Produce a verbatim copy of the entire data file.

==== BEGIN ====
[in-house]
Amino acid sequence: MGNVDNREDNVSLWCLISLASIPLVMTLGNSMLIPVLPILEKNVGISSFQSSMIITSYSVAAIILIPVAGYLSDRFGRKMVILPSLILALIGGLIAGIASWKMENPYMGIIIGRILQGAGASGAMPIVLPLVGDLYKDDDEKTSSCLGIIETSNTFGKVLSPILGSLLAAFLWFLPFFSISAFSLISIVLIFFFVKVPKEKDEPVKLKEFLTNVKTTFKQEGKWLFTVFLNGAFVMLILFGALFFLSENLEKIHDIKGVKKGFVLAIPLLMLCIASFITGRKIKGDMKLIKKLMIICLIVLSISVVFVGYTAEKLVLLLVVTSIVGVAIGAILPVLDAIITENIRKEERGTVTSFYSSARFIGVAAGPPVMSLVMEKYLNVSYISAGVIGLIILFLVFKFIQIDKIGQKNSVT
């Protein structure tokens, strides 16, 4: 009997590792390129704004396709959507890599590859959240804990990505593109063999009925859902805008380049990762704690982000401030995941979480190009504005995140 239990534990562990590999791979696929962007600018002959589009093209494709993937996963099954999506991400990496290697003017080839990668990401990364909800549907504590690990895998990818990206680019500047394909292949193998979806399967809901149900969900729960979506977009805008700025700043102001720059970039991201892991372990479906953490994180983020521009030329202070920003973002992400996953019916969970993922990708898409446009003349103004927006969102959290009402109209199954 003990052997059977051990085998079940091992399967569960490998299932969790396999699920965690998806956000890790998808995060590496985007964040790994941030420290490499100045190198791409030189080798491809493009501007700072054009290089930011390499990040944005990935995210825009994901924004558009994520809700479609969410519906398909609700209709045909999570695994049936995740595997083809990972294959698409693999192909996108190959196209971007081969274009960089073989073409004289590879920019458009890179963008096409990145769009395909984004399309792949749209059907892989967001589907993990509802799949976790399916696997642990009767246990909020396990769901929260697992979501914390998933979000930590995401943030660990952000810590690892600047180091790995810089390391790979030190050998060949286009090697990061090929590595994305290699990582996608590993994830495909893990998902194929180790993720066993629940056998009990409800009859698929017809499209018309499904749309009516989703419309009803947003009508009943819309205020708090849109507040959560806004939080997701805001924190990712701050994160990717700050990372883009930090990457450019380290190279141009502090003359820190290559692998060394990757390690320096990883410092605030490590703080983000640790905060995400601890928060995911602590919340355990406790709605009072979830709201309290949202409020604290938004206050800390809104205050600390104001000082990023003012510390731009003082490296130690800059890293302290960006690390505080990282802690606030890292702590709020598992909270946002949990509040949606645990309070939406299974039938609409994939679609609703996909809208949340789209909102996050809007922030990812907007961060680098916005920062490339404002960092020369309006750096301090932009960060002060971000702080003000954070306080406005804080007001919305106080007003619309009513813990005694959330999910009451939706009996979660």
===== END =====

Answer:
[in-house]
Amino acid sequence: MGNVDNREDNVSLWCLISLASIPLVMTLGNSMLIPVLPILEKNVGISSFQSSMIITSYSVAAIILIPVAGYLSDRFGRKMVILPSLILALIGGLIAGIASWKMENPYMGIIIGRILQGAGASGAMPIVLPLVGDLYKDDDEKTSSCLGIIETSNTFGKVLSPILGSLLAAFLWFLPFFSISAFSLISIVLIFFFVKVPKEKDEPVKLKEFLTNVKTTFKQEGKWLFTVFLNGAFVMLILFGALFFLSENLEKIHDIKGVKKGFVLAIPLLMLCIASFITGRKIKGDMKLIKKLMIICLIVLSISVVFVGYTAEKLVLLLVVTSIVGVAIGAILPVLDAIITENIRKEERGTVTSFYSSARFIGVAAGPPVMSLVMEKYLNVSYISAGVIGLIILFLVFKFIQIDKIGQKNSVT
């Protein structure tokens, strides 16, 4: 009997590792390129704004396709959507890599590859959240804990990505593109063999009925859902805008380049990762704690982000401030995941979480190009504005995140 239990534990562990590999791979696929962007600018002959589009093209494709993937996963099954999506991400990496290697003017080839990668990401990364909800549907504590690990895998990818990206680019500047394909292949193998979806399967809901149900969900729960979506977009805008700025700043102001720059970039991201892991372990479906953490994180983020521009030329202070920003973002992400996953019916969970993922990708898409446009003349103004927006969102959290009402109209199954 003990052997059977051990085998079940091992399967569960490998299932969790396999699920965690998806956000890790998808995060590496985007964040790994941030420290490499100045190198791409030189080798491809493009501007700072054009290089930011390499990040944005990935995210825009994901924004558009994520809700479609969410519906398909609700209709045909999570695994049936995740595997083809990972294959698409693999192909996108190959196209971007081969274009960089073989073409004289590879920019458009890179963008096409990145769009395909984004399309792949749209059907892989967001589907993990509802799949976790399916696997642990009767246990909020396990769901929260697992979501914390998933979000930590995401943030660990952000810590690892600047180091790995810089390391790979030190050998060949286009090697990061090929590595994305290699990582996608590993994830495909893990998902194929180790993720066993629940056998009990409800009859698929017809499209018309499904749309009516989703419309009803947003009508009943819309205020708090849109507040959560806004939080997701805001924190990712701050994160990717700050990372883009930090990457450019380290190279141009502090003359820190290559692998060394990757390690320096990883410092605030490590703080983000640790905060995400601890928060995911602590919340355990406790709605009072979830709201309290949202409020604290938004206050800390809104205050600390104001000082990023003012510390731009003082490296130690800059890293302290960006690390505080990282802690606030890292702590709020598992909270946002949990509040949606645990309070939406299974039938609409994939679609609703996909809208949340789209909102996050809007922030990812907007961060680098916005920062490339404002960092020369309006750096301090932009960060002060971000702080003000954070306080406005804080007001919305106080007003619309009513813990005694959330999910009451939706009996979660």